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Tile drainage in Massachusetts cranberry production – implementation and best management practices

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Principal Investigator/Project Leader: 
Carolyn
DeMoranville
Co-Principal Investigator/Co-Project Leader: 
Peter
Jeranyama
Casey
Kennedy
Hilary
Sandler
Erika
Saalau Rojas
Sponsoring Unit(s): 
Department of Project: 
Cranberry Station
Project Description: 

Northeast Sustainable Agriculture Research and Education (NE-SARE) Research and Education Grant Project LNE 12-316.
Duration: June 2012 - June 2016

Maintaining optimal saturation levels and draining ponded water remains a challenge for many cranberry growers in southeastern Massachusetts.  Wet conditions as a result of inadequate drainage in cranberry production could result in increased root rot and fruit rot diseases, inhibition of root development, reduced fruit retention and reduced productivity.  Subsurface tile drainage provides a mechanism for removing excess moisture from the soils by draining to field capacity in a reasonable time so that plant growth is not significantly impaired. Without artificial drainage, plants have difficulty establishing a healthy root system on poorly drained soils since excess water prevents air and oxygen from getting to the plant root zone. In addition, subsurface tile drainage can be used to reduce overhead irrigation usage by effectively managing water from below.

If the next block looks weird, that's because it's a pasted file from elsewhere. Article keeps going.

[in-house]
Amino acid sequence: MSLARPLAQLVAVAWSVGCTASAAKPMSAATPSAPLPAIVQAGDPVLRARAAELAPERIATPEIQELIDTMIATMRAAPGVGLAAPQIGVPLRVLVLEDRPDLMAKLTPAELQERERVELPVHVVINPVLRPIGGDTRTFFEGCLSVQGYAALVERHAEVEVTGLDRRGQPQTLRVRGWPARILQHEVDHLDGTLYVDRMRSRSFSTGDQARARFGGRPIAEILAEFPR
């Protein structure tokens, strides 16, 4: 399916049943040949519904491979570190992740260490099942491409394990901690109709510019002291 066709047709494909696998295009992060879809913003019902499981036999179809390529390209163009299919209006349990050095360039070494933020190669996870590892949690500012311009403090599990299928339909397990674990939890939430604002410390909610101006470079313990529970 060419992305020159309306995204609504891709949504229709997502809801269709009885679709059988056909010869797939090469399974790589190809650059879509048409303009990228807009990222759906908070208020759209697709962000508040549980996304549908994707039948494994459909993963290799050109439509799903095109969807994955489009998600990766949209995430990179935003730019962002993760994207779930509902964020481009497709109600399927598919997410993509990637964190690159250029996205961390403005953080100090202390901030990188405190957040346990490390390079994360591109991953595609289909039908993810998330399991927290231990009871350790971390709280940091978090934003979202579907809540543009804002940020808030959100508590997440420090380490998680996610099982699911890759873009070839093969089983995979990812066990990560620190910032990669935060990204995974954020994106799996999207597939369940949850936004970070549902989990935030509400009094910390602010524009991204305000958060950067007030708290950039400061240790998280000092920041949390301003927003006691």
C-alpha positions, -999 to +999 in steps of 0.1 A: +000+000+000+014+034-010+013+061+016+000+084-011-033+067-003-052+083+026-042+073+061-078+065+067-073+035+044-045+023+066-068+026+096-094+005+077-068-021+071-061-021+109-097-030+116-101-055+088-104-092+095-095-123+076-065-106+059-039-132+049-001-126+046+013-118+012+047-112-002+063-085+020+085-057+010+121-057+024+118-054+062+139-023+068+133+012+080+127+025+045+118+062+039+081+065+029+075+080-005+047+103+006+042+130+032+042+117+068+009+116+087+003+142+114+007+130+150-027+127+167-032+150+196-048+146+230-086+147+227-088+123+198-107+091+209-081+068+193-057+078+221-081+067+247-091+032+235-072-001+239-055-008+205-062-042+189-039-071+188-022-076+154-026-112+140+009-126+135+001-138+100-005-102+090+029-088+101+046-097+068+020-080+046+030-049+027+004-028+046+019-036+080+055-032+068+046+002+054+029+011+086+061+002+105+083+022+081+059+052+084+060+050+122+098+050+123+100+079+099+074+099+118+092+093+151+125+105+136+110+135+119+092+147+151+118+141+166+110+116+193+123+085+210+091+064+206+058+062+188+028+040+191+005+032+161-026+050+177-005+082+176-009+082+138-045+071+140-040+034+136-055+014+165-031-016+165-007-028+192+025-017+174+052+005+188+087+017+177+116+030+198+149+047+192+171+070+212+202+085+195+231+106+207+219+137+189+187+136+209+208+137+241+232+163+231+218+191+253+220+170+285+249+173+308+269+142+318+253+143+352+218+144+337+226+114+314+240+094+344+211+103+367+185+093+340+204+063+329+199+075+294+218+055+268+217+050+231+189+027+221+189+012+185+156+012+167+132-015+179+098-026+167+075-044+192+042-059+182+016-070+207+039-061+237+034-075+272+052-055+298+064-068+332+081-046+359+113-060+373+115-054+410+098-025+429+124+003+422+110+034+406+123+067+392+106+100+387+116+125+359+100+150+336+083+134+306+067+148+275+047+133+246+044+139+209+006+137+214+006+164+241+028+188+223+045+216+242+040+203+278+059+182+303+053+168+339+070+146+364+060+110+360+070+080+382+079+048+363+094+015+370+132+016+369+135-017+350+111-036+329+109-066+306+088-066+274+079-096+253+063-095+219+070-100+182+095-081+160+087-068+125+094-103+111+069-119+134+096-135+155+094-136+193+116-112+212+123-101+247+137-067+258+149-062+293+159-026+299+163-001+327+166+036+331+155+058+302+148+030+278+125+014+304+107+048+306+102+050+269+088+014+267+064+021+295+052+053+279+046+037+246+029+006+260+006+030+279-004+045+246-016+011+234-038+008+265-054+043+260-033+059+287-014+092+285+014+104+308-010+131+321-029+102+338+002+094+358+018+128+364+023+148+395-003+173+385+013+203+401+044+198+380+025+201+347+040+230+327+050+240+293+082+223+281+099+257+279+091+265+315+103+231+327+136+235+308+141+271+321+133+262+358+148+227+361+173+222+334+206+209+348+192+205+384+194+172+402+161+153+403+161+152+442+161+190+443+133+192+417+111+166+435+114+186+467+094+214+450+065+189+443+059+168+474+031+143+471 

The goals of this project were to encourage the adoption of tile drainage by Massachusetts cranberry growers and to use on-farm research and grower feedback to develop Best Management Practices (BMPs) for tile installation and use.  The project included 6 research/extension scientists and 8 grower advisors, 2 of whom provided sites for large-scale field experiments.  Research results confirmed the consensus practice of growers - 20 foot spacing between the tiles provides adequate but not excessive drainage and accommodates common in-ground irrigation designs.  We learned from research and grower experiences that the optimum depth for tile installation is more site-specific, depending on soil texture, sub-grade depth and composition, and site hydrology.  These results were presented at 3 large grower meetings and 2 on-farm workshops reaching 300 cranberry growers, and were summarized for distribution in a 13-page fact sheet and BMP document.  We also recorded a video of grower testimonials regarding tile drainage.

Over 200 cranberry growers were surveyed at the end of the project; 85 responses were received from growers who were the decision-maker for the farm.  These growers represented 64% of the Massachusetts cranberry acreage.  During the project they installed tile on 747 acres (6% of the MA acreage) and planned to install on an additional 347 acres by the end of 2017.  Of those that installed tile since 2012, 37% reported that information from this project changed how they used tile or encouraged them to use tile for the first time.  Of the 39 growers who installed tile into existing cranberry beds (retrofit), 70% reported increased yield and improved fruit quality (less fruit rot).

Kennedy, Casey; DeMoranville, Carolyn J.; Jeranyama, Peter; Sandler, Hilary A.; Caruso, Frank L.; and Alverson, Nick, "2014 Update Mtg: Tile Drainage in Massachusetts Cranberry Production - Implementation and Best Management Practices" (2014). Cranberry Station Extension meetings. Paper 173. http://scholarworks.umass.edu/cranberry_extension/173/

Kennedy, Casey; DeMoranville, Carolyn J.; Jeranyama, Peter; Sandler, Hilary A.; Caruso, Frank L., "Drainage management for reducing nutrient loss" (2014). Cranberry Station Community Presentations. Paper 3. http://scholarworks.umass.edu/cranberry_community_presentations/3/

DeMoranville, C., P. Jeranyama, and C. Kennedy. 2016. Tile drainage in Massachusetts Cranberry Production. Cranberry Station Extension meetings. Paper 215. http://scholarworks.umass.edu/cranberry_extension/173/

Agriculture topics: 
Cultural Practices
Water topics: 
Irrigation